Fetal bovine serum (or fetal calf serum) is the portion of plasma remaining after coagulation of blood, during which process the plasma protein fibrinogen is converted to fibrin and remains behind in the clot. Fetal Bovine serum comes from the blood drawn from the unborn bovine fetus via a closed system venipuncture at the abattoir. Fetal Bovine Serum is the most widely used serum due to being low in antibodies and containing more growth factors, allowing for versatility in many different applications. FBS is used in the culturing of eukaryotic cells.

NOTE: You will find this ingredient in some of the below immunizations. Look at the ingredient to see if it in the drug.

Table 7

The reassortants are propagated in Vero cells using standard cell culture techniques in the absence of antifungal agents.
The reassortants are suspended in a buffered stabilizer solution. Each vaccine dose contains sucrose, sodium citrate, sodium phosphate monobasic monohydrate, sodium hydroxide, polysorbate 80, cell culture media, and trace amounts of fetal bovine serum.
RotaTeq contains no preservatives. RotaTeq is a pale yellow clear liquid that may have a pink tint.

Diphtheria,Tetanus, and Pertussis

What is diphtheria?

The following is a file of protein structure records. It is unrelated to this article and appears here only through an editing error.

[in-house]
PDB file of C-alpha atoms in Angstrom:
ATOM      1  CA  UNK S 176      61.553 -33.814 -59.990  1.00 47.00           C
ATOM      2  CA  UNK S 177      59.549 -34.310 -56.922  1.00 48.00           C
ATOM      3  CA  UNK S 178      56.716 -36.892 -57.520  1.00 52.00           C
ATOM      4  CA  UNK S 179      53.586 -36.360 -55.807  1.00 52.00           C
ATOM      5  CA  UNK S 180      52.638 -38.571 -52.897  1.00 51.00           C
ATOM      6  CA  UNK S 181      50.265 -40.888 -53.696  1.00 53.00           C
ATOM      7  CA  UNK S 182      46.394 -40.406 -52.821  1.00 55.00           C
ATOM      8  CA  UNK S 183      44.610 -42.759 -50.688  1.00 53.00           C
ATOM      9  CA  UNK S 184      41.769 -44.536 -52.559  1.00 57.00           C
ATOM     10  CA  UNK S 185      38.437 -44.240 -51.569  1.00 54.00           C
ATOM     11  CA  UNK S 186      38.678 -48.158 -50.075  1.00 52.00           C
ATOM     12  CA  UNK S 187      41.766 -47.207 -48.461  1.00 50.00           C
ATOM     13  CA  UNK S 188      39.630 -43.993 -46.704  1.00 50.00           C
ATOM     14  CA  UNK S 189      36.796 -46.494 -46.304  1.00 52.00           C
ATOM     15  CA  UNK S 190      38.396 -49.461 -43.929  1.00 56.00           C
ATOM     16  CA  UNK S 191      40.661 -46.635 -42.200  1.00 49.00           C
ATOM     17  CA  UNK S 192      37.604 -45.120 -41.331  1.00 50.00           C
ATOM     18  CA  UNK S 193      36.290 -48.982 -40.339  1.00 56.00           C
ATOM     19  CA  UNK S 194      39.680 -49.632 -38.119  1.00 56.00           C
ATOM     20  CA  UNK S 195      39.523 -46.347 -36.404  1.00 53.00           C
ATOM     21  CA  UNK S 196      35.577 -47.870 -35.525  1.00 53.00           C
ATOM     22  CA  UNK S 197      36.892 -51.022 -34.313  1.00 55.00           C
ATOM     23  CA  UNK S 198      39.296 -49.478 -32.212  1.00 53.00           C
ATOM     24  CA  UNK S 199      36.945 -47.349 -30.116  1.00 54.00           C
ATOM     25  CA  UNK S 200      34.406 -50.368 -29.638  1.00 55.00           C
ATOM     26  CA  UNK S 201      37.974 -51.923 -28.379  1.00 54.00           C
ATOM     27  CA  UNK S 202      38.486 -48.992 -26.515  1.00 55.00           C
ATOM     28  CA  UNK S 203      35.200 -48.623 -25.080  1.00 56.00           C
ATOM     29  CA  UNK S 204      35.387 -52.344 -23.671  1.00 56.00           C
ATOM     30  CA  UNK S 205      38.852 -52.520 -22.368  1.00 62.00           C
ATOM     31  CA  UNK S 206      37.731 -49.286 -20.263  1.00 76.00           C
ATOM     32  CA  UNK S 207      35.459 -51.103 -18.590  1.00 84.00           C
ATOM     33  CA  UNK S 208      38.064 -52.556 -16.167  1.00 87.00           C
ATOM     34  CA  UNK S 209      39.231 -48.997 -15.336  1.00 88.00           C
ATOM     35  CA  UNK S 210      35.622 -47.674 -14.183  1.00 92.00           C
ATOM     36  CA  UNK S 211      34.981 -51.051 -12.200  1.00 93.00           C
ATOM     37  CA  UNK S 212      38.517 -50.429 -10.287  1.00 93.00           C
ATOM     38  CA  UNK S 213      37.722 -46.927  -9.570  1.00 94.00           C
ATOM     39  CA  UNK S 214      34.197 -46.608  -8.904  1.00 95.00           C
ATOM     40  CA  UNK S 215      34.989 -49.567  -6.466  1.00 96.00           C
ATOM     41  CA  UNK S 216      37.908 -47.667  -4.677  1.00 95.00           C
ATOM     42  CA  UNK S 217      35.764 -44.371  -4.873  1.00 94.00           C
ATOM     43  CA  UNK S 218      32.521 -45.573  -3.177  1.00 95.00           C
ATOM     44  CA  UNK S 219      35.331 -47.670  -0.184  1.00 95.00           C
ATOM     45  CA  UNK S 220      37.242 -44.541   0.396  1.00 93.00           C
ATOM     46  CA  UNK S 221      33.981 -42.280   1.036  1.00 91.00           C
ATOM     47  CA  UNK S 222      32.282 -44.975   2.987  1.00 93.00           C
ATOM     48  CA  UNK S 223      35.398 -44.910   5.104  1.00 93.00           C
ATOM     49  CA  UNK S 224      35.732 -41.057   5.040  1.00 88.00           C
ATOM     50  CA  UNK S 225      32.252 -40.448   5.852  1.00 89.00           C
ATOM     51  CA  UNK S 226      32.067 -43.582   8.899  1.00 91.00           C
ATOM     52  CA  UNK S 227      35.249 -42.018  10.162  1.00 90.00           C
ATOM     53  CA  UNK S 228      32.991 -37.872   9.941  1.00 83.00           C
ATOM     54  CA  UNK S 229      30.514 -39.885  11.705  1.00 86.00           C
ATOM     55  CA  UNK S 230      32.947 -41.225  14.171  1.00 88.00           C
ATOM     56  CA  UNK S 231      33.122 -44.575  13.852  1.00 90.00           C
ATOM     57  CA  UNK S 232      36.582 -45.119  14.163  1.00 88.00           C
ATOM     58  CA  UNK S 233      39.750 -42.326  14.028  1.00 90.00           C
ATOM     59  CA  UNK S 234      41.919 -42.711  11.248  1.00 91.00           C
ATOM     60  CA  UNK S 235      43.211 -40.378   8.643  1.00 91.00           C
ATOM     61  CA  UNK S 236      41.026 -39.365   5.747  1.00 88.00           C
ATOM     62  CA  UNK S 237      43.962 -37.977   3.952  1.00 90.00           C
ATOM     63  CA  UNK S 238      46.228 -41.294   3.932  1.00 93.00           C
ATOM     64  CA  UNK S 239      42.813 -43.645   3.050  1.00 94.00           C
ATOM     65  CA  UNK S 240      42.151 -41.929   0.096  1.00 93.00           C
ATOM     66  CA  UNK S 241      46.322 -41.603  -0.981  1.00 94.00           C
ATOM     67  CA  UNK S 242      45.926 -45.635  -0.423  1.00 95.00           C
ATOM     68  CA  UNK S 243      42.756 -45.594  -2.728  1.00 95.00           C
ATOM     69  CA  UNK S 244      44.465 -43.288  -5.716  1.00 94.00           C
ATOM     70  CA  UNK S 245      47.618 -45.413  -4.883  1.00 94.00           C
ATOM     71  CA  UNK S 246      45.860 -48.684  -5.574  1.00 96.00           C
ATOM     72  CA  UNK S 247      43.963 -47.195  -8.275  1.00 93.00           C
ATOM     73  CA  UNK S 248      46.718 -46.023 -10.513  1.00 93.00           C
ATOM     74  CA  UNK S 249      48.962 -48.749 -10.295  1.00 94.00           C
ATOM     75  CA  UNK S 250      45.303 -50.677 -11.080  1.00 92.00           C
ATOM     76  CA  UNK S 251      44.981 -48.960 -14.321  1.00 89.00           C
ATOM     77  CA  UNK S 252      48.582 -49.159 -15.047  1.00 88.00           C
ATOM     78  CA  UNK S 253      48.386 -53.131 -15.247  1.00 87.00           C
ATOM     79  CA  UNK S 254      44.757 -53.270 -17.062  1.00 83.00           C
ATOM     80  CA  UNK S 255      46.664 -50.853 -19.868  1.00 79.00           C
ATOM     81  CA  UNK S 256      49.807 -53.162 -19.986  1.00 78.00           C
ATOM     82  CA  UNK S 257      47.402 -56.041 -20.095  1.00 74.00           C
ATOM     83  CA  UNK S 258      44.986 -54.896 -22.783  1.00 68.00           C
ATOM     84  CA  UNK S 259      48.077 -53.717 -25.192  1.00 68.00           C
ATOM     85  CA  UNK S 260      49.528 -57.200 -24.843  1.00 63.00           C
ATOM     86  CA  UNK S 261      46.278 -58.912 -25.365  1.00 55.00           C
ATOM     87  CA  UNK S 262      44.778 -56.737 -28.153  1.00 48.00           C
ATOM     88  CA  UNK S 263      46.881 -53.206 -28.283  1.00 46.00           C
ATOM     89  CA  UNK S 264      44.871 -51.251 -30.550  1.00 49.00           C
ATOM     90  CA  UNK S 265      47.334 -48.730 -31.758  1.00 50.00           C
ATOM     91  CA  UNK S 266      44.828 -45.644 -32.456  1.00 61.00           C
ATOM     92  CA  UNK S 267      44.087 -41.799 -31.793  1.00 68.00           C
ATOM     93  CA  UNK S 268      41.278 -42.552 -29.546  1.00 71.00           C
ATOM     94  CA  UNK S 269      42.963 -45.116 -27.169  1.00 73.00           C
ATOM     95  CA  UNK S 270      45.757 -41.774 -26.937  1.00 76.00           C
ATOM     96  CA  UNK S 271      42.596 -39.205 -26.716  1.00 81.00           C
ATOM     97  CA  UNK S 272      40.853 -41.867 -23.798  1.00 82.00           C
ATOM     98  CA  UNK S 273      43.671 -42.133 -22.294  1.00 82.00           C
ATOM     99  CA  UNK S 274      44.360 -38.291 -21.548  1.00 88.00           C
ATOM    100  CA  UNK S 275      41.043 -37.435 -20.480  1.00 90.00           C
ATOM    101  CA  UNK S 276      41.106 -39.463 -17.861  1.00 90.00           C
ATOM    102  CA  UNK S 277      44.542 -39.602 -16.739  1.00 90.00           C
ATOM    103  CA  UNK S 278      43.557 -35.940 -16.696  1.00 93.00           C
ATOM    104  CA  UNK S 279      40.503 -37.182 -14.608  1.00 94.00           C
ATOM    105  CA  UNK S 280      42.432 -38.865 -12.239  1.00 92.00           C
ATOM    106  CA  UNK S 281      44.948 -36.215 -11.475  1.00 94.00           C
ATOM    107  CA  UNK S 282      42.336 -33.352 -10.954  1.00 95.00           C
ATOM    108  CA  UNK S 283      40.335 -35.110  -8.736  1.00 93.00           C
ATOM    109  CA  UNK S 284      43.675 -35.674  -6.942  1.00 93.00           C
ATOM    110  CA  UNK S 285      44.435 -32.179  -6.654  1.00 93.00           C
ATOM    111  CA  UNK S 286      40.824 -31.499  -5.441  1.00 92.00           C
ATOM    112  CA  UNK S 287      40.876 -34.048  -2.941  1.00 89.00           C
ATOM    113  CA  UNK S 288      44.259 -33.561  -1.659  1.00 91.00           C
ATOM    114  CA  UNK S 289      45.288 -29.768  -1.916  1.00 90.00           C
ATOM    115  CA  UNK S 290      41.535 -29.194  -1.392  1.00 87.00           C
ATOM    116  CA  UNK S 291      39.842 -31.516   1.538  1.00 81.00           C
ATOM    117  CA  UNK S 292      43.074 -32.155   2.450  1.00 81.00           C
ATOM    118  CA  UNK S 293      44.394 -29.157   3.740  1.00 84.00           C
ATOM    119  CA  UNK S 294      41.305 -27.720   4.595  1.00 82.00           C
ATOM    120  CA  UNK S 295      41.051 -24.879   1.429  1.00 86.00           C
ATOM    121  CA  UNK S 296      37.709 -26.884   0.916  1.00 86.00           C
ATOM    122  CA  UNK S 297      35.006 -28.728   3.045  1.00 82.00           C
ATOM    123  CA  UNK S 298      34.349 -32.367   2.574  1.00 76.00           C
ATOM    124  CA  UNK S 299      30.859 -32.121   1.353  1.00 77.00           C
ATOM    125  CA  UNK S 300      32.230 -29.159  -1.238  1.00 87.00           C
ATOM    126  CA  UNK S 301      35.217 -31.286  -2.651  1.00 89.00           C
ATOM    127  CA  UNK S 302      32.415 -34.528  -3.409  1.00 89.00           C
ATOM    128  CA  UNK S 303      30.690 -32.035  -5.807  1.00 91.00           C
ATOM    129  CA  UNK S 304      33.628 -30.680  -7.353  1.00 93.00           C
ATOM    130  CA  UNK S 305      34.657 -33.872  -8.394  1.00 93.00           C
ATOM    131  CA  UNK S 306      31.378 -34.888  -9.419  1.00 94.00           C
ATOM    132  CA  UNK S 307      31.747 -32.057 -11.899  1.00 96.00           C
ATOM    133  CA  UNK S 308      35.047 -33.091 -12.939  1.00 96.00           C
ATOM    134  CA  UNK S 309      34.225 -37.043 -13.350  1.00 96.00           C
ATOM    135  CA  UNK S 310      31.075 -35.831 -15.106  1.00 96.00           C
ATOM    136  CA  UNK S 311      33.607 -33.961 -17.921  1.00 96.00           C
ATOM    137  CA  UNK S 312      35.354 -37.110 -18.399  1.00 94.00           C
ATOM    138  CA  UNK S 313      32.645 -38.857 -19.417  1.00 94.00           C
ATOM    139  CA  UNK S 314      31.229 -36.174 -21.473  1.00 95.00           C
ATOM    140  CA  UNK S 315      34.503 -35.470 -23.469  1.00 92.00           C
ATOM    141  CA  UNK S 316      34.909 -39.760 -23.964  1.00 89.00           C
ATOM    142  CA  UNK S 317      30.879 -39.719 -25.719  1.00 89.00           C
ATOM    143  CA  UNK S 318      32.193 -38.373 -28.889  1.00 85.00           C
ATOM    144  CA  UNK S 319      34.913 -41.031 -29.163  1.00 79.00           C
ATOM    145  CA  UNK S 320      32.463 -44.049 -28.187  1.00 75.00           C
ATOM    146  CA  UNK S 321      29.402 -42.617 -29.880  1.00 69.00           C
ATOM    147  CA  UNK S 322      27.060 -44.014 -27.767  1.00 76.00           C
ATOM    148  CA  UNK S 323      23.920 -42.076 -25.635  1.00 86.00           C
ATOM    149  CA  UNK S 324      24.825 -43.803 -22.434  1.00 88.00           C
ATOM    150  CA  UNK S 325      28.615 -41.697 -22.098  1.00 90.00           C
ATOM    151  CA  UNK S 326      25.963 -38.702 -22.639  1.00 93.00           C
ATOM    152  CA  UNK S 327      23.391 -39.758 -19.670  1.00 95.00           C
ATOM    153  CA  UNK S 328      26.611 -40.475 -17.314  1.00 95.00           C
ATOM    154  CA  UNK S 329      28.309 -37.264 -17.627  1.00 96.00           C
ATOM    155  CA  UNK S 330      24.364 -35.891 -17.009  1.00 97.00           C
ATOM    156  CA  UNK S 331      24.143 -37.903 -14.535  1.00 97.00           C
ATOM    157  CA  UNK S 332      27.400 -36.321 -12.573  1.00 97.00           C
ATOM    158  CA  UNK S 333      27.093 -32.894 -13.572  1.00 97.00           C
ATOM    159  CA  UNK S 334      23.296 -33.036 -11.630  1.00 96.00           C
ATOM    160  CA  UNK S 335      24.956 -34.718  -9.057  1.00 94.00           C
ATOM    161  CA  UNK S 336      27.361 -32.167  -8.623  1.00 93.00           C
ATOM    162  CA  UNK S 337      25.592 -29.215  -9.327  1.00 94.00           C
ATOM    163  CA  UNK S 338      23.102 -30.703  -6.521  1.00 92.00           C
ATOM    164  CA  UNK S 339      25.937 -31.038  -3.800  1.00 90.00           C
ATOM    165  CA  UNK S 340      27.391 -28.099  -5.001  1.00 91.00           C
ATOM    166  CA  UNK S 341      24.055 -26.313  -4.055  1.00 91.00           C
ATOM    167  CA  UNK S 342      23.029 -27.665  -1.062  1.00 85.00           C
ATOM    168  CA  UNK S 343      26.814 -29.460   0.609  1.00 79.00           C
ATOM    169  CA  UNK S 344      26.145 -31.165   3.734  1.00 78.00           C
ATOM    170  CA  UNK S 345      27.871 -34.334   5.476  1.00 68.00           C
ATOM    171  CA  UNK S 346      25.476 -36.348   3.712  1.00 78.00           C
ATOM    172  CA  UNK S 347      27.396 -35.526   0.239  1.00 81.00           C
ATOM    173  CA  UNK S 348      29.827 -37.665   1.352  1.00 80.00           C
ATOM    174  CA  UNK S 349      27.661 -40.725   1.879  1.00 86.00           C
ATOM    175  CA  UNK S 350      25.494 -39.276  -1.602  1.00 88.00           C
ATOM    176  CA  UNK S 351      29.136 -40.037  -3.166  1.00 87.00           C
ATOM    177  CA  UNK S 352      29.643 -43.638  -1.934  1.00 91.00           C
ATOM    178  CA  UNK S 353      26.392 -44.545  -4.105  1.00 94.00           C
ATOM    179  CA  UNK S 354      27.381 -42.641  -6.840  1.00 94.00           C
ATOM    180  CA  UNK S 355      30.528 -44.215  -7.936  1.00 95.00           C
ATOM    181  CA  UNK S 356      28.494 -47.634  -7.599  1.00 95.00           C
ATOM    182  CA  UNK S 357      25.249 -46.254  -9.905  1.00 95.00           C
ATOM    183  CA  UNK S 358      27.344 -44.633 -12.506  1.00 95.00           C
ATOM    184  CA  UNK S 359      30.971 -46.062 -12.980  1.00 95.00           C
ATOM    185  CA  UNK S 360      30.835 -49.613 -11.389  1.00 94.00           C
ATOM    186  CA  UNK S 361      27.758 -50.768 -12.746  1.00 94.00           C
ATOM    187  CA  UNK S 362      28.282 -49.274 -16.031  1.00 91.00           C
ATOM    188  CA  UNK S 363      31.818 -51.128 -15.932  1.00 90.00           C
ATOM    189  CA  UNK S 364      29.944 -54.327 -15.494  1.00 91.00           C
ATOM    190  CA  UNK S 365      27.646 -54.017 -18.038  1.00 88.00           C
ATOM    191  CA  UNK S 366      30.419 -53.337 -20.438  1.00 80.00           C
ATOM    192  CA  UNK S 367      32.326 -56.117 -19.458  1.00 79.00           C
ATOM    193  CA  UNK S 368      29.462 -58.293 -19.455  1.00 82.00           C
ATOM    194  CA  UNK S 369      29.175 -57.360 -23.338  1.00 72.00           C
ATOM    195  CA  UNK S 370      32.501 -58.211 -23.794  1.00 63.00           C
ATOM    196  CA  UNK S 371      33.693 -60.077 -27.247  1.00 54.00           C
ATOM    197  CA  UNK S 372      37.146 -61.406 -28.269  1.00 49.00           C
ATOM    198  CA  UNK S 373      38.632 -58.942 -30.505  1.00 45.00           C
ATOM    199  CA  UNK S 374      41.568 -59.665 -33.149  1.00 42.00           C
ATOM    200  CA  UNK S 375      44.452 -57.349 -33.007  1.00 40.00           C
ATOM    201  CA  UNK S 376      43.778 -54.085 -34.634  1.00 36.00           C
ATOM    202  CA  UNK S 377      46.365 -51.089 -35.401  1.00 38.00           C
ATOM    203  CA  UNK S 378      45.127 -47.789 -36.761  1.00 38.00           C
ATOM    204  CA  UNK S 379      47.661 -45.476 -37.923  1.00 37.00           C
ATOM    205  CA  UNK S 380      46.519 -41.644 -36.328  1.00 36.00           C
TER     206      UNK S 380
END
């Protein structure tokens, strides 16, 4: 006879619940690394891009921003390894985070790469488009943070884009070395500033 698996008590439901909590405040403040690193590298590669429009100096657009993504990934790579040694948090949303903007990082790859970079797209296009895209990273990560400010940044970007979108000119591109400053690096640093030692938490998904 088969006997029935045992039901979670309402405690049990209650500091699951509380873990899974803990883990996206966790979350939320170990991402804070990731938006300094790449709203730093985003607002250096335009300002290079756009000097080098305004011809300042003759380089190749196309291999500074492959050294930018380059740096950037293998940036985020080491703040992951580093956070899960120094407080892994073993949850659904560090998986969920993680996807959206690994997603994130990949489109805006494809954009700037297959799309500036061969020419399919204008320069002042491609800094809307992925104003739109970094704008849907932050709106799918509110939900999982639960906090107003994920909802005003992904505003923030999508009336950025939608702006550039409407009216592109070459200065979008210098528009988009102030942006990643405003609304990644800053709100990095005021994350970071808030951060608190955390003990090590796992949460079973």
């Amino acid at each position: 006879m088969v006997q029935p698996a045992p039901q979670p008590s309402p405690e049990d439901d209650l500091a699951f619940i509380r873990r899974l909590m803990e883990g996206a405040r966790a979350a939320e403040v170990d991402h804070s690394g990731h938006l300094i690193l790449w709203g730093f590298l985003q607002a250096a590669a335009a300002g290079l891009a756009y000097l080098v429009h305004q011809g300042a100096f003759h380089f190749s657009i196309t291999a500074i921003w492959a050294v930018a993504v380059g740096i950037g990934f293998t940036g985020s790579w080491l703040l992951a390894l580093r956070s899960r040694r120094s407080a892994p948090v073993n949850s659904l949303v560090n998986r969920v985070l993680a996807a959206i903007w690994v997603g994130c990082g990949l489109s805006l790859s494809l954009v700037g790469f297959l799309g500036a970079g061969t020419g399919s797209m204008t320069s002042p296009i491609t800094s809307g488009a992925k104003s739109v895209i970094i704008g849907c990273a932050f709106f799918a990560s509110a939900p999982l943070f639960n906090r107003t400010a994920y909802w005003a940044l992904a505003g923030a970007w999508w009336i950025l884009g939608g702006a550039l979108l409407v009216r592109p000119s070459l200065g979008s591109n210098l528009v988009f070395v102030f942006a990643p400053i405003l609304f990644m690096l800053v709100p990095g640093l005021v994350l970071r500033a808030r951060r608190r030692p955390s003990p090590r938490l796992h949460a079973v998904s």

Diphtheria is an infectious disease caused by the bacterium Corynebacterium diphtheriae. This disease primarily affects the mucous membranes of the respiratory tract (respiratory diphtheria), although it may also affect the skin (cutaneous diphtheria) and lining tissues in the ear, eye, and the genital areas.

How is diphtheria transmitted?

Diphtheria is transmitted to close contacts via airborne respiratory droplets or by direct contact with nasopharyngeal secretions or skin lesions. Rarely, it can be spread by objects contaminated by an infected person. Overcrowding and poor living conditions can further contribute to the spread of diphtheria.
Humans are the only known reservoir of Corynebacterium diphtheriae. Infected individuals may develop symptoms of diphtheria, or they may become carriers of the bacteria with no symptoms (asymptomatic carriers). These asymptomatic carriers can serve as reservoirs for active infection and may transmit the disease to other individuals.

What are the signs and symptoms of diphtheria?